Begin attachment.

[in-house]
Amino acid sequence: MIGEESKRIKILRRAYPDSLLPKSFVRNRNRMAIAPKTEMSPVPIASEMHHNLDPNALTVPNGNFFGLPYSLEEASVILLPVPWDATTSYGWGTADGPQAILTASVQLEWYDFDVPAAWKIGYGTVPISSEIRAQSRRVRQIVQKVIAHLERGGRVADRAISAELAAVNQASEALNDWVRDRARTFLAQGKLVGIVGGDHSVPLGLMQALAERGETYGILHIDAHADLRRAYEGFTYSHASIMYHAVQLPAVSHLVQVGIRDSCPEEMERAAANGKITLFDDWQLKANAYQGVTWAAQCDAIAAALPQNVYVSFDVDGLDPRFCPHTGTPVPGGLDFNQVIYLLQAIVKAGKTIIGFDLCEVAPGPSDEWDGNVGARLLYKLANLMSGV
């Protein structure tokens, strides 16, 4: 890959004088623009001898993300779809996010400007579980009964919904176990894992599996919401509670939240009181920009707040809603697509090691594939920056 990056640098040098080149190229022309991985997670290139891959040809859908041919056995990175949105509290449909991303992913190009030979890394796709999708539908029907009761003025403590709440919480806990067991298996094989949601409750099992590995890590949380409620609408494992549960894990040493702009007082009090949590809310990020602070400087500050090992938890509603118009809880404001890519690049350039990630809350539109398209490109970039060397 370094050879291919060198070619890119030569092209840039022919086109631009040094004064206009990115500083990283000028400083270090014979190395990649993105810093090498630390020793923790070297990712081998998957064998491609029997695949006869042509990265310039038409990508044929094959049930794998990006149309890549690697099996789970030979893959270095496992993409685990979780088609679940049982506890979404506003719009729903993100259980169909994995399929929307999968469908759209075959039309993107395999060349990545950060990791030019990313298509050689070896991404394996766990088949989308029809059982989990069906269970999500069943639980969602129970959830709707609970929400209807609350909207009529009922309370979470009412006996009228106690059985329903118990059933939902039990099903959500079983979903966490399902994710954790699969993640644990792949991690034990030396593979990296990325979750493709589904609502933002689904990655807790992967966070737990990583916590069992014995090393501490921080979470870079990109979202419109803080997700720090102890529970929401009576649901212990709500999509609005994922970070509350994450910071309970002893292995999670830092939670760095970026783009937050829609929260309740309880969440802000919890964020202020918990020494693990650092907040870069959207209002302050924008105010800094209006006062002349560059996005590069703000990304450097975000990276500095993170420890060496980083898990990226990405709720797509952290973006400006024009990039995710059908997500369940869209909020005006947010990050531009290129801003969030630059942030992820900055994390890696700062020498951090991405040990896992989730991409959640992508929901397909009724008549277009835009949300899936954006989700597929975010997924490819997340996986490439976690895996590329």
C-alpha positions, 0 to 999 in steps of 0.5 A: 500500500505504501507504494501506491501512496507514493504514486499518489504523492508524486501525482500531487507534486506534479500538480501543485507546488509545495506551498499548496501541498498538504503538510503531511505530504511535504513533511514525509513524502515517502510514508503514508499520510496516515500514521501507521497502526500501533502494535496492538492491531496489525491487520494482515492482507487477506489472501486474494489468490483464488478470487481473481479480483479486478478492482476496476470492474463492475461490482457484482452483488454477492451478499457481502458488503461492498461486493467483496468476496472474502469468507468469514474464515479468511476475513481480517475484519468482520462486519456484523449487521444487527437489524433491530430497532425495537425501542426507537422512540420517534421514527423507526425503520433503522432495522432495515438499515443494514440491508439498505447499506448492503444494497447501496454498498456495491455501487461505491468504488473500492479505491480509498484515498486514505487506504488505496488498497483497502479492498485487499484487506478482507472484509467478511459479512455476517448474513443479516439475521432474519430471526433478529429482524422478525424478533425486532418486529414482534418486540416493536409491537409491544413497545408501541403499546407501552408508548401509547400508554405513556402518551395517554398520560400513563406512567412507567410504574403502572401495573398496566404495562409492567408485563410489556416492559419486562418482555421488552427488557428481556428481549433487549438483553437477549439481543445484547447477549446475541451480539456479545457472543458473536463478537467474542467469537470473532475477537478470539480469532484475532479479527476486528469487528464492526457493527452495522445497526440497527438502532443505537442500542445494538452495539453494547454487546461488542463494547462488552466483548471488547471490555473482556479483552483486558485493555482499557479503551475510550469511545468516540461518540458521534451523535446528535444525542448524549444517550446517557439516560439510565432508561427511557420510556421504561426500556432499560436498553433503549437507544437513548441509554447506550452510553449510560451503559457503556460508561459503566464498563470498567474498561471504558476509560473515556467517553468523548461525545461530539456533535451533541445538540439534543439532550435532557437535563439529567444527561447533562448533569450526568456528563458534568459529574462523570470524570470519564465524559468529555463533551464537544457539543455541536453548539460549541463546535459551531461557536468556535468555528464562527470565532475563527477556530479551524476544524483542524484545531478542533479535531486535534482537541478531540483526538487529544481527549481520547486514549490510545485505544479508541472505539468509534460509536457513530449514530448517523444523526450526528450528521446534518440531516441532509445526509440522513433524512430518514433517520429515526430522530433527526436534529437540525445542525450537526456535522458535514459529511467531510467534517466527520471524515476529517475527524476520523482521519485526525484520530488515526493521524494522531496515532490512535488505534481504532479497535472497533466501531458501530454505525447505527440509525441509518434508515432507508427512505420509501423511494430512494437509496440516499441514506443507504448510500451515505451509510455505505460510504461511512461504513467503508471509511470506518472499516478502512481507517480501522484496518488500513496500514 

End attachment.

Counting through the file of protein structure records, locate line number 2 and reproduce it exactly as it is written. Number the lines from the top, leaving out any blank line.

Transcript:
Amino acid sequence: MIGEESKRIKILRRAYPDSLLPKSFVRNRNRMAIAPKTEMSPVPIASEMHHNLDPNALTVPNGNFFGLPYSLEEASVILLPVPWDATTSYGWGTADGPQAILTASVQLEWYDFDVPAAWKIGYGTVPISSEIRAQSRRVRQIVQKVIAHLERGGRVADRAISAELAAVNQASEALNDWVRDRARTFLAQGKLVGIVGGDHSVPLGLMQALAERGETYGILHIDAHADLRRAYEGFTYSHASIMYHAVQLPAVSHLVQVGIRDSCPEEMERAAANGKITLFDDWQLKANAYQGVTWAAQCDAIAAALPQNVYVSFDVDGLDPRFCPHTGTPVPGGLDFNQVIYLLQAIVKAGKTIIGFDLCEVAPGPSDEWDGNVGARLLYKLANLMSGV